- Supported Residency 2013
In 1990 Jim Denley was a member of Derek Bailey’s Company for a week of concerts in London. He co-founded with the electro-acoustic text/music group Machine for Making Sense. An emphasis on spontaneity, site-specific work and collaboration has been central to his work. He sees no clear distinctions between his roles as instrumentalist, improviser and composer.
He has played throughout Australia, Europe, Japan and the US with artists such as Laura Altman, Maggie Nichols, Carolyn Connors, Kari Rønnekleiv, Sidsel Endresen, Thembi Soddell, Natasha Anderson, Monika Brooks, Clare Cooper, Tess de Quincy, Ami Yoshida, Amanda Stewart, Ikue Mori, Satchiko M, and Annette Krebs.
- Project Residency 2011
Lesley Duxbury was born in the UK, and has lived and worked in Australia since 1983. She uses print media—Photography and Printmaking—to make works that question our perceptions of the natural environment. Lesley’s research interests include sustainability and the natural environment, in particular the atmosphere and its phenomena, which she explores through work that emulates and recreates our experiences and perception of it. The phenomenological experiences of extended walks in remote landscapes, during which Lesley takes photographs and makes extensive notes, are the impetus for her investigations. She is also interested in the use of text in art and the role it can play in focusing attention and altering the readings of images allowing for a personal intervention and interpretation.
- Project Residency 2013
Sarah Edwards is a Melbourne-based artist inspired by natural history museums. She has worked in the cultural heritage sector since 1990, is currently undertaking a PhD in the School of Art at RMIT University as a Research Fellow at Museum Victoria. Her art practice is concerned with transforming museum methods in order to re-animate the former spirit of natural history specimens using sound and light. By creating wonder, she aims to engage the viewer in remembered and imagined encounters with nature.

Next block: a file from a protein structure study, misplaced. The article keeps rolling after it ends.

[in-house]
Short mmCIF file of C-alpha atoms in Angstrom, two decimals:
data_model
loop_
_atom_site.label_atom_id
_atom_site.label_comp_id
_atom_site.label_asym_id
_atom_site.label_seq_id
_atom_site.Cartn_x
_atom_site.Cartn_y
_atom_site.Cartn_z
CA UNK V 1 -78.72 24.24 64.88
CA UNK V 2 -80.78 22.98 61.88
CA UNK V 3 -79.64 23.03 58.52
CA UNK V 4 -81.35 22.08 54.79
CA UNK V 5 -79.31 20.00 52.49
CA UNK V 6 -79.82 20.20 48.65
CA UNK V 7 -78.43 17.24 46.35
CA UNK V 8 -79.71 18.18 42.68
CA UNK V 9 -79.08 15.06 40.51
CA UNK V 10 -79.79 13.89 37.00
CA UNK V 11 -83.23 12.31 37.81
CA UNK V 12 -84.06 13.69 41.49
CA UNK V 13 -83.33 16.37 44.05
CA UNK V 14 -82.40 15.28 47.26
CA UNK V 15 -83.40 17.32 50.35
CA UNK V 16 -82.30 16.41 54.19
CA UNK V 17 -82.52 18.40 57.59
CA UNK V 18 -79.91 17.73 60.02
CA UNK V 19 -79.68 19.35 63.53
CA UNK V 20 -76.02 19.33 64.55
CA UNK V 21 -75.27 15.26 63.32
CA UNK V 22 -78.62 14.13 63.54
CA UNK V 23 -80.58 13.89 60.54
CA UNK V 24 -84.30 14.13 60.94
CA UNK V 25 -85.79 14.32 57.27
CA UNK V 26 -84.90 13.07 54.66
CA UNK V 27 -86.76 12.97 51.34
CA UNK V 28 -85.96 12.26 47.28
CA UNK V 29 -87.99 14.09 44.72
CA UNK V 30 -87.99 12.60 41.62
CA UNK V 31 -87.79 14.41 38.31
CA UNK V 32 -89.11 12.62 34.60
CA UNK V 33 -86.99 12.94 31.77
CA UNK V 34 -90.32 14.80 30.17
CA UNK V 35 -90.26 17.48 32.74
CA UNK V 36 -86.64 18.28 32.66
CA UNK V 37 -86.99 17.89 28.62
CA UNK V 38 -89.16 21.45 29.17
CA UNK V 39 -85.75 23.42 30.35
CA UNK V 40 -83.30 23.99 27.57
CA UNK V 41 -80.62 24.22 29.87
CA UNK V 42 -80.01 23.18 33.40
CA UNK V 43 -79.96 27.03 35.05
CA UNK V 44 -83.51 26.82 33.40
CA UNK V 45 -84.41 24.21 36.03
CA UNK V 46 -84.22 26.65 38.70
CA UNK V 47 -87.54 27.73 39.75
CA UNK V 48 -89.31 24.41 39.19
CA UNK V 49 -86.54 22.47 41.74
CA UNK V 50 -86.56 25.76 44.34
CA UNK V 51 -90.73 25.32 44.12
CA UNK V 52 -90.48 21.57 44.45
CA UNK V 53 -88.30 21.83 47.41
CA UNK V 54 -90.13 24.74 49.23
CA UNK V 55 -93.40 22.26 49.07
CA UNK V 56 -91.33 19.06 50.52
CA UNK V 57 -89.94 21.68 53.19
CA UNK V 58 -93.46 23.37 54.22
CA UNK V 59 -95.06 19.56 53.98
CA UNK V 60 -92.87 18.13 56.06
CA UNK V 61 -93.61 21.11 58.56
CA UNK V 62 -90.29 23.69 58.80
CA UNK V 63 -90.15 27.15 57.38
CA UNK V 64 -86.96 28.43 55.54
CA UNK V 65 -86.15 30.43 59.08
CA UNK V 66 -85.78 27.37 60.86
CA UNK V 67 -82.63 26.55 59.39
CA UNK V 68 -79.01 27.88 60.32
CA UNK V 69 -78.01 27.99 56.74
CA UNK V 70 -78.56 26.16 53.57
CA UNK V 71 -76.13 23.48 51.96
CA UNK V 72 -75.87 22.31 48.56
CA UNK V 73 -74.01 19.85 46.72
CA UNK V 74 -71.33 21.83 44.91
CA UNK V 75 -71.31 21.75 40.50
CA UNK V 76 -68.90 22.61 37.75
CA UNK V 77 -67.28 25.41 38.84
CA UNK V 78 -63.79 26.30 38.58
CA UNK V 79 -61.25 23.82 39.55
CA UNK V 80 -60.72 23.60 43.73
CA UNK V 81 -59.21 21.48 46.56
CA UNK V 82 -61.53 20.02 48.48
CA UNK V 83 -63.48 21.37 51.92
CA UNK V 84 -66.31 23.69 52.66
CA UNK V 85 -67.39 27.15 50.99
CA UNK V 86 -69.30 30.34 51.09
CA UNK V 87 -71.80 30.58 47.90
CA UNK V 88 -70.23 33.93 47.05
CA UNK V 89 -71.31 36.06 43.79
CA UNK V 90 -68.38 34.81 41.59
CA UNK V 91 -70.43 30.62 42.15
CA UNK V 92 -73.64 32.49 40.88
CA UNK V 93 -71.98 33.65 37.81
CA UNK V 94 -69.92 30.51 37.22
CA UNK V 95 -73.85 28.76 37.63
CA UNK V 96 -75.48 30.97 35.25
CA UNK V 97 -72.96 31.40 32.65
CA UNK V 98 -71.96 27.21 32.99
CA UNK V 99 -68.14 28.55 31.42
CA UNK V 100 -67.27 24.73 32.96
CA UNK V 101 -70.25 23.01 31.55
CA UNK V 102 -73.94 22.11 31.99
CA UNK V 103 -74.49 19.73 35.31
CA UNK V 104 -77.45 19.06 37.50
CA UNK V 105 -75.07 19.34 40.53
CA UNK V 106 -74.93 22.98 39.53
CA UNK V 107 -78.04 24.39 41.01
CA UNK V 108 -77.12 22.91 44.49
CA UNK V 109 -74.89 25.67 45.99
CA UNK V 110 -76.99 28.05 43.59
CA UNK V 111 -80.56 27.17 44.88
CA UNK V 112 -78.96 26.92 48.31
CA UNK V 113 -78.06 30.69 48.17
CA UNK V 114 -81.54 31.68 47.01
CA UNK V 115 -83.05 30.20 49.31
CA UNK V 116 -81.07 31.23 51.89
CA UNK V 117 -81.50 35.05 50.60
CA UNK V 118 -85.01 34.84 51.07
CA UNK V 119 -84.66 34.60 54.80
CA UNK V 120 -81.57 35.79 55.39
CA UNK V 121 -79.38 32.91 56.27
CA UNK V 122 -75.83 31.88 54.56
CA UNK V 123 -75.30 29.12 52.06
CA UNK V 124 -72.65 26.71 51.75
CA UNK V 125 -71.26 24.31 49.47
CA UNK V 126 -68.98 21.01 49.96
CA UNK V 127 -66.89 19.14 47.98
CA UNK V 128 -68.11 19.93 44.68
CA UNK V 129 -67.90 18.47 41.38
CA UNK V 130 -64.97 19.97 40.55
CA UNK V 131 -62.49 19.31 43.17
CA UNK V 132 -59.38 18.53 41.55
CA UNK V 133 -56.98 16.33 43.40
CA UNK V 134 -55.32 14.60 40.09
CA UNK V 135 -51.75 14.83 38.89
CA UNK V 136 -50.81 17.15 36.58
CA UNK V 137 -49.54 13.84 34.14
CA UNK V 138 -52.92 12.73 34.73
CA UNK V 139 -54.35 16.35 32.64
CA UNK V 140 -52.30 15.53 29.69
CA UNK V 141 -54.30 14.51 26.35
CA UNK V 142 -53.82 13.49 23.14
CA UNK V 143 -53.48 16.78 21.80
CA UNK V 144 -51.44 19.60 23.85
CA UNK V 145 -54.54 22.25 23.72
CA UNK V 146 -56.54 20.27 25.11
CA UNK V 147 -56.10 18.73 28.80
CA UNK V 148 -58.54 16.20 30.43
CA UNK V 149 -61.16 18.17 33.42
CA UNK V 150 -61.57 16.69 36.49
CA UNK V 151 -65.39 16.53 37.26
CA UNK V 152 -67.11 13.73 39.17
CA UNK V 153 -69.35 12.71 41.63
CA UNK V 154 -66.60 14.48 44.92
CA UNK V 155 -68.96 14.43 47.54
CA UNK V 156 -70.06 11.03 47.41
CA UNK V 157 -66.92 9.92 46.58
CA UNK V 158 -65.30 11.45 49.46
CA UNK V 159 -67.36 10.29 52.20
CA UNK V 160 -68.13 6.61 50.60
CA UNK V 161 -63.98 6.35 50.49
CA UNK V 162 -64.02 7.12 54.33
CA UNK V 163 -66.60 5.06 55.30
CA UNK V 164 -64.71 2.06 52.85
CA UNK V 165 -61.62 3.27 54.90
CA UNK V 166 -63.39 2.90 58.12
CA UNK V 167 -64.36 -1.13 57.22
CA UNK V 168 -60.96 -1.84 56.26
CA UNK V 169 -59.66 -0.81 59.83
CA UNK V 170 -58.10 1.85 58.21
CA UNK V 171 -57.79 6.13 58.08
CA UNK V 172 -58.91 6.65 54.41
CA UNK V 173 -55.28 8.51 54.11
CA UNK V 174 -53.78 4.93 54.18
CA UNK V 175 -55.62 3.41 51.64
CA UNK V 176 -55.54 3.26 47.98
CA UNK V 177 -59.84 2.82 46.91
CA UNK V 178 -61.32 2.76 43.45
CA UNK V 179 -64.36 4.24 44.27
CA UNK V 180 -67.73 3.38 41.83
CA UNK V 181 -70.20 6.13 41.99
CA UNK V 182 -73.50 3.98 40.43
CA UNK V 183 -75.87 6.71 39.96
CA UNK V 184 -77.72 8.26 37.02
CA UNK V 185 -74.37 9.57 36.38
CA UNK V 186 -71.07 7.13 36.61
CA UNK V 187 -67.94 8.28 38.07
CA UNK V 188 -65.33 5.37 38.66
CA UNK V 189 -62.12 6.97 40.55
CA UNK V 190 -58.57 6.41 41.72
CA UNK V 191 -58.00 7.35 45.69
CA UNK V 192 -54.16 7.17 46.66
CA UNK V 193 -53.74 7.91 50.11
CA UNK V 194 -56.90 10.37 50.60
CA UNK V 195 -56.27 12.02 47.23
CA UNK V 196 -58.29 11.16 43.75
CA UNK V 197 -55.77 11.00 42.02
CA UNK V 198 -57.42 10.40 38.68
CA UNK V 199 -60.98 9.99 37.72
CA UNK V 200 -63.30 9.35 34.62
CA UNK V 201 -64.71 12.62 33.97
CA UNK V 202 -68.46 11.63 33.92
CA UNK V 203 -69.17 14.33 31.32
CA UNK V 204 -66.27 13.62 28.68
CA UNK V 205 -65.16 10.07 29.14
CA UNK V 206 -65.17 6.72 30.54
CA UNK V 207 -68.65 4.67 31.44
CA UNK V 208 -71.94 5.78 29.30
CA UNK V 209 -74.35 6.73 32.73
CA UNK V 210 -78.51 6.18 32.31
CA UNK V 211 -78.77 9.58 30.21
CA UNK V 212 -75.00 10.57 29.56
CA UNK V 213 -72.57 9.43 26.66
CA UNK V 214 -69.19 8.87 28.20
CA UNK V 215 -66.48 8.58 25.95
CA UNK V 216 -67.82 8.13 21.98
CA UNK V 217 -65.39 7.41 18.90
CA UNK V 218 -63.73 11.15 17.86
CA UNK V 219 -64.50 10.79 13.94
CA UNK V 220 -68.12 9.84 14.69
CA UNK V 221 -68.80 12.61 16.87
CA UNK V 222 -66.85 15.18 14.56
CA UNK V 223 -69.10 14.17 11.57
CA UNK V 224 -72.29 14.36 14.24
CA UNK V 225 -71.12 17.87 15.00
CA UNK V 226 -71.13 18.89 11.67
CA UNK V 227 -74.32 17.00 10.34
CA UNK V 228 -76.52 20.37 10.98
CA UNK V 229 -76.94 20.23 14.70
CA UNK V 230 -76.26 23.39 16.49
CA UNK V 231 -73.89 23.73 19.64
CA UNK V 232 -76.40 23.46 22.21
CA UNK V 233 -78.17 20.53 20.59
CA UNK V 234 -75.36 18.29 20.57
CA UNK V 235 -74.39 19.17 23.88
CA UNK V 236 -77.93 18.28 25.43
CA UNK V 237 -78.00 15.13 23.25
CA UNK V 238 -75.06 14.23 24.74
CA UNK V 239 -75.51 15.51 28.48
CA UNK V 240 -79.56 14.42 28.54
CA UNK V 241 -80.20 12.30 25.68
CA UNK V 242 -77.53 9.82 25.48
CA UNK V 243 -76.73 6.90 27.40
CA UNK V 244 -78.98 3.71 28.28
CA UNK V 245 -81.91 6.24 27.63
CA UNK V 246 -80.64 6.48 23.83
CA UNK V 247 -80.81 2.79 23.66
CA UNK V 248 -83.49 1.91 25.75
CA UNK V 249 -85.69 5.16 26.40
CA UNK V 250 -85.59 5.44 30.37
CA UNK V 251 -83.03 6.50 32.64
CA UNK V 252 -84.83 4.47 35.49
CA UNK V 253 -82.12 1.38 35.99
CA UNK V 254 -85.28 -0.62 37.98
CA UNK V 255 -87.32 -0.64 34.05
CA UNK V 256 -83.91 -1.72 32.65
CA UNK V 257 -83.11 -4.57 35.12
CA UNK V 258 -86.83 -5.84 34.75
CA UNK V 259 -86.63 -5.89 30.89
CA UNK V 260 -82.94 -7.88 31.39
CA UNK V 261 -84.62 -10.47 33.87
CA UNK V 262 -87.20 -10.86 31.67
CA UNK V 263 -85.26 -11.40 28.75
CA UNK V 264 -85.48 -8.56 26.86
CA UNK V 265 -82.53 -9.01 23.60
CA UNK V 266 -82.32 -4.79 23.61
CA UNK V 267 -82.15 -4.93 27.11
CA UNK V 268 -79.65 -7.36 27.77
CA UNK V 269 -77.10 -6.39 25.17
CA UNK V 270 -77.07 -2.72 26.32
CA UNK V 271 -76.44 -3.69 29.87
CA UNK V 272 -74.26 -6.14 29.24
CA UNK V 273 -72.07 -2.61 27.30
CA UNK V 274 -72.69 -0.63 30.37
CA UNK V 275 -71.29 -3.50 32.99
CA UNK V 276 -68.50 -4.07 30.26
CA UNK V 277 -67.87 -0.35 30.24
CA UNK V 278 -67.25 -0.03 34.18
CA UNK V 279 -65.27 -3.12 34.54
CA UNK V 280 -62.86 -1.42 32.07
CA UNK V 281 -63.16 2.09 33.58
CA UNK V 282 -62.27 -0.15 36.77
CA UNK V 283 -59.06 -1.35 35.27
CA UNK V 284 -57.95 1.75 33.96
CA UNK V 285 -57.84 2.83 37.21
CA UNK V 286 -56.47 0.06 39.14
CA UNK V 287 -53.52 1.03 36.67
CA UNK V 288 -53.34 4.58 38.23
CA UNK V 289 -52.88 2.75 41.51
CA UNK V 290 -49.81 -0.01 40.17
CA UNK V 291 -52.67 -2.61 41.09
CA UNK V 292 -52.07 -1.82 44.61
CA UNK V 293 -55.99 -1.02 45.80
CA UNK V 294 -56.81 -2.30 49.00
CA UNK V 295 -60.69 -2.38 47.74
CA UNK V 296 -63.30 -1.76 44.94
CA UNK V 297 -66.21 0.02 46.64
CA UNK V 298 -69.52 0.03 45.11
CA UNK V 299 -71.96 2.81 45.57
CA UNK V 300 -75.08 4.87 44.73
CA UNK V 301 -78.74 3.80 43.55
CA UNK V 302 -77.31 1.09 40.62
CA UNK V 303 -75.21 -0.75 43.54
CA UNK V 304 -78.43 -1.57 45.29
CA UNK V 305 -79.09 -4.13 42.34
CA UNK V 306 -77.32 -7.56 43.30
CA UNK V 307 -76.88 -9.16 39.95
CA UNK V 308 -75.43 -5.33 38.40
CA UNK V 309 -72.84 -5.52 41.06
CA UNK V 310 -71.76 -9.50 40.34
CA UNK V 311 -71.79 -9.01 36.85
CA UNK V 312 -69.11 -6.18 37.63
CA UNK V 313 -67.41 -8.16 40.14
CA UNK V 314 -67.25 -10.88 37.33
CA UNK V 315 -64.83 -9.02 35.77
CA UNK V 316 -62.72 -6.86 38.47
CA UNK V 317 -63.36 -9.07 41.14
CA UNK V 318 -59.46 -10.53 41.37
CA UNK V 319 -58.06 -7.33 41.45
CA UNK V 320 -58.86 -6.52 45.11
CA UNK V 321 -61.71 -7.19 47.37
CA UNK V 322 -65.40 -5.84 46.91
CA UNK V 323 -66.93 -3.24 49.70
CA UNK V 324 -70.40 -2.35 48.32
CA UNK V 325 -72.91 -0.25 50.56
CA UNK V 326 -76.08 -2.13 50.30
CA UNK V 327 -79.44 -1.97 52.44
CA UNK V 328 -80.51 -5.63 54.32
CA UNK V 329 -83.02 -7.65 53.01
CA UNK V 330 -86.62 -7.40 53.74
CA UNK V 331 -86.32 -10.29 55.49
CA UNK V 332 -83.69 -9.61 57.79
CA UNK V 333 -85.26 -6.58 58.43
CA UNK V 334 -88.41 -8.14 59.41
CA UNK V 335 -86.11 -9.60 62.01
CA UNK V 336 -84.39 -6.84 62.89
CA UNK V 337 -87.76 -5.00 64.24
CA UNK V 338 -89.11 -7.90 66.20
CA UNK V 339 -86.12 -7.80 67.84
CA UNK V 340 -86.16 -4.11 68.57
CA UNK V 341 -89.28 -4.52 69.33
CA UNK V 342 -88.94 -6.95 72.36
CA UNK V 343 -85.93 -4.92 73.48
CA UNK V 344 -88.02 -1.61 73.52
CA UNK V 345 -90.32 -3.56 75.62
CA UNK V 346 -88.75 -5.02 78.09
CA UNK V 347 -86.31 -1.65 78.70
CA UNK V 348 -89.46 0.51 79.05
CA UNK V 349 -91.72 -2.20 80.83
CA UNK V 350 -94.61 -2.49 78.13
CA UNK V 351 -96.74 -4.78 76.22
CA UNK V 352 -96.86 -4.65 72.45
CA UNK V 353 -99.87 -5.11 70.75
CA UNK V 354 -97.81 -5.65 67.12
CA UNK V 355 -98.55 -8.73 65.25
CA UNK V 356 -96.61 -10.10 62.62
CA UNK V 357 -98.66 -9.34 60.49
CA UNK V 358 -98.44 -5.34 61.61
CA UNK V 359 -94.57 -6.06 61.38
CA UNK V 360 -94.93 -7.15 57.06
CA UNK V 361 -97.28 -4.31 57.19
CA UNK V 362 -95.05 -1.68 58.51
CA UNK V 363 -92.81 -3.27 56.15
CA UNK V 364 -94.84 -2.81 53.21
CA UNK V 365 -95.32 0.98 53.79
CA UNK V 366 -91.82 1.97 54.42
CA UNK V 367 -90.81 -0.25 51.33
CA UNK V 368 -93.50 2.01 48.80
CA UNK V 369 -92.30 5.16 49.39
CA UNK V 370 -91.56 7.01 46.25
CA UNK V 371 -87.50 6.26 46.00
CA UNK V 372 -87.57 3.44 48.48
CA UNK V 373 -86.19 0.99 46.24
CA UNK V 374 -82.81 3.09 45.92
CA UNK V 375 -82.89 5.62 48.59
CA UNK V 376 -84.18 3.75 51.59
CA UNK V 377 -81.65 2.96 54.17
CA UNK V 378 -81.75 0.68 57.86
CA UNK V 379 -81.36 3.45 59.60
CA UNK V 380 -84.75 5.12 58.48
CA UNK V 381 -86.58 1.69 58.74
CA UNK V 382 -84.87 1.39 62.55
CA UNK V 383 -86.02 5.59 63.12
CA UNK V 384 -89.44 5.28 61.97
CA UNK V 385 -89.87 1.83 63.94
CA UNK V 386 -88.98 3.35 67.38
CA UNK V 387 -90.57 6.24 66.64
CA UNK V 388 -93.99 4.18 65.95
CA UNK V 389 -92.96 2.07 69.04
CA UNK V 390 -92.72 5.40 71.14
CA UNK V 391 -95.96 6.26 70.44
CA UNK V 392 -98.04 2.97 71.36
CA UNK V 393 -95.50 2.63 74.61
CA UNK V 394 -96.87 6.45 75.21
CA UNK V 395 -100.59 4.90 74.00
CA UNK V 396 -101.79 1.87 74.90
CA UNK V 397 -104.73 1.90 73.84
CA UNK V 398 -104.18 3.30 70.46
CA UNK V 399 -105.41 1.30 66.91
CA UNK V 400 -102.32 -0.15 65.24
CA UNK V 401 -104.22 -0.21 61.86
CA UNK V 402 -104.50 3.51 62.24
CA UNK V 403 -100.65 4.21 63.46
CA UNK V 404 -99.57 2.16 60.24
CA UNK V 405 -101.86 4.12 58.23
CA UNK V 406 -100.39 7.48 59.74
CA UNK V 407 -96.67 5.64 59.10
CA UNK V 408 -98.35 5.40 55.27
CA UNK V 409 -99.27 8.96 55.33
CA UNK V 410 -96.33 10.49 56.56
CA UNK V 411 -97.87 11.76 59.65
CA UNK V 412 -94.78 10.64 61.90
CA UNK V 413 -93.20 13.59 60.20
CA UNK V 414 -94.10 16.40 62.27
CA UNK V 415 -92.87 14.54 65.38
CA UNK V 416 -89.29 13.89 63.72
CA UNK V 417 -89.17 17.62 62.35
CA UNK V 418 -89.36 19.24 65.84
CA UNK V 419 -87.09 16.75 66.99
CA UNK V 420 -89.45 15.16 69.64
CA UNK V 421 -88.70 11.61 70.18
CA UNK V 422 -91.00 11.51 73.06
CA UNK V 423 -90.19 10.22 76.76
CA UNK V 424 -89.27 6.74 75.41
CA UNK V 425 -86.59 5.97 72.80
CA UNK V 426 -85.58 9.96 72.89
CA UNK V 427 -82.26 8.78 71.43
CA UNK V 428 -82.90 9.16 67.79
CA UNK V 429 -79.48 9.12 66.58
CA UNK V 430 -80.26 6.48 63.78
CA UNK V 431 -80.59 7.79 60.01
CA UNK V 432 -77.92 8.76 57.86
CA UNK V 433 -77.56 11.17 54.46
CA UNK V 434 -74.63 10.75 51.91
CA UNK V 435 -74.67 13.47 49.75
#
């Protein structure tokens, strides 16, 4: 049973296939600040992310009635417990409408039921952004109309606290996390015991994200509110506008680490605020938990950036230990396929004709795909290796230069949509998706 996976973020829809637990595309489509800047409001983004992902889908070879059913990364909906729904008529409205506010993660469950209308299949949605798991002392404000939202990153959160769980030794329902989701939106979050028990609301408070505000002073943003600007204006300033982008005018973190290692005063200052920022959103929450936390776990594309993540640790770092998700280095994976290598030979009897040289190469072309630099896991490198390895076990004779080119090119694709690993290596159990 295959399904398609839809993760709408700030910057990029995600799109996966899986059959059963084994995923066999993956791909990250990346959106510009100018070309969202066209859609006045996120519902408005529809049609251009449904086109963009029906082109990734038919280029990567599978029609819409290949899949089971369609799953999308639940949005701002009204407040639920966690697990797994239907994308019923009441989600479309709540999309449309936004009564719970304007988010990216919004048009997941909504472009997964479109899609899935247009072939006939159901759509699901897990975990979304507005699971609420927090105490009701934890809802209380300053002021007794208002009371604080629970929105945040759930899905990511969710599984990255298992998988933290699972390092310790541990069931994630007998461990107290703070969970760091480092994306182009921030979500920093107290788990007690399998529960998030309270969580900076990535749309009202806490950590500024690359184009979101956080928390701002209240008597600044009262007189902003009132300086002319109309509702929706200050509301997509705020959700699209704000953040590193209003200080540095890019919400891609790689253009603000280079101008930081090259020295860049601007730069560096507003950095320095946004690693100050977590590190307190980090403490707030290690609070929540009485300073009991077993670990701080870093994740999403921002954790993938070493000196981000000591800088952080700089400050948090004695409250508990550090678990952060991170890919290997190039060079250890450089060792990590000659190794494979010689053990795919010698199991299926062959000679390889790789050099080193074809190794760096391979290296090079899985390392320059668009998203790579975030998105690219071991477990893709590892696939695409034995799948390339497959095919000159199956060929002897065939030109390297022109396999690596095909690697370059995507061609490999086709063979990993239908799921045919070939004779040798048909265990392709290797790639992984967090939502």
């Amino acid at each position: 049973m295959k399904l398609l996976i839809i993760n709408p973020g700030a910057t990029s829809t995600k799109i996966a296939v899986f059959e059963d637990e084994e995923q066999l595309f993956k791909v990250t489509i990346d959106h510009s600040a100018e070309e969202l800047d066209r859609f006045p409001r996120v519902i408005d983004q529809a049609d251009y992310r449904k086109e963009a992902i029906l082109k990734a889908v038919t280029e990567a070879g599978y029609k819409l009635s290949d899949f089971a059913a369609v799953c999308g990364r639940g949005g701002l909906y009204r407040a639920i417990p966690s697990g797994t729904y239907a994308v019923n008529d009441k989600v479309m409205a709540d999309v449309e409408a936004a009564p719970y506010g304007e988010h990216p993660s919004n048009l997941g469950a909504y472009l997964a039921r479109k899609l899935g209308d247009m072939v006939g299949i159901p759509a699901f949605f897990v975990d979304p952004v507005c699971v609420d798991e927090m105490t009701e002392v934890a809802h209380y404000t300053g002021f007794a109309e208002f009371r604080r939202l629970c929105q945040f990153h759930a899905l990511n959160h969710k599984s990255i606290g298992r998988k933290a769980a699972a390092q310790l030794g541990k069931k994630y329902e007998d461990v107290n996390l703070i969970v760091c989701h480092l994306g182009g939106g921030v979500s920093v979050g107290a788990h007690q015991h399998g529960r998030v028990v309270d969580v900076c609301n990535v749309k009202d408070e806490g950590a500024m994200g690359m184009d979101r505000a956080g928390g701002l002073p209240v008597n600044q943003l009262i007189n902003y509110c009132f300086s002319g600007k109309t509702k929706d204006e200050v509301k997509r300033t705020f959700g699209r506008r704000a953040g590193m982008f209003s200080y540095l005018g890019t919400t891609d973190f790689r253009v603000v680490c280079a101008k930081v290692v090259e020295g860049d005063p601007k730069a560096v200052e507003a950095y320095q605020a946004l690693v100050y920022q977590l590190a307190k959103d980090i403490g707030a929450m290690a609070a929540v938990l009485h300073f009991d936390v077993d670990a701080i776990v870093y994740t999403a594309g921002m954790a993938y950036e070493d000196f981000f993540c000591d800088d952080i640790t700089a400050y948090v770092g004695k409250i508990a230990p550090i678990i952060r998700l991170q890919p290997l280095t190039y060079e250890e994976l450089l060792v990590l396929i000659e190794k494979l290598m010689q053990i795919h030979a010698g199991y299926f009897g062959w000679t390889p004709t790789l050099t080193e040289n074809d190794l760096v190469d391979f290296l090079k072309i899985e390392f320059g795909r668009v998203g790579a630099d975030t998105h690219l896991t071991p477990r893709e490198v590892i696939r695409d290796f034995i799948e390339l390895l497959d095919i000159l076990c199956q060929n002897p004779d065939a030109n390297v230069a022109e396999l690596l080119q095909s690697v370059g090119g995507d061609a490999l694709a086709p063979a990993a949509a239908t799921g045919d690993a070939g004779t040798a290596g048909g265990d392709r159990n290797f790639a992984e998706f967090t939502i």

Working from field and studio recordings, Nigel is interested in the atmospheres and sonic phenomena of real-world environments, ”hearings" of place and its imaginative-perception. The atmospheres inherent to isolated sites in Tasmania - vacant dwellings, ageing infrastructure - in concert with the vicissitudes of wind, rain, snow – has been a significant influence, as has exploring environmental and cultural undercurrents in relation to their site-specificity. Many recorded projects have considered sites suffused with the experience of time and the residues of the past, enabling a space for reflection on the relationship between notions of quiet, cultural memory and listening.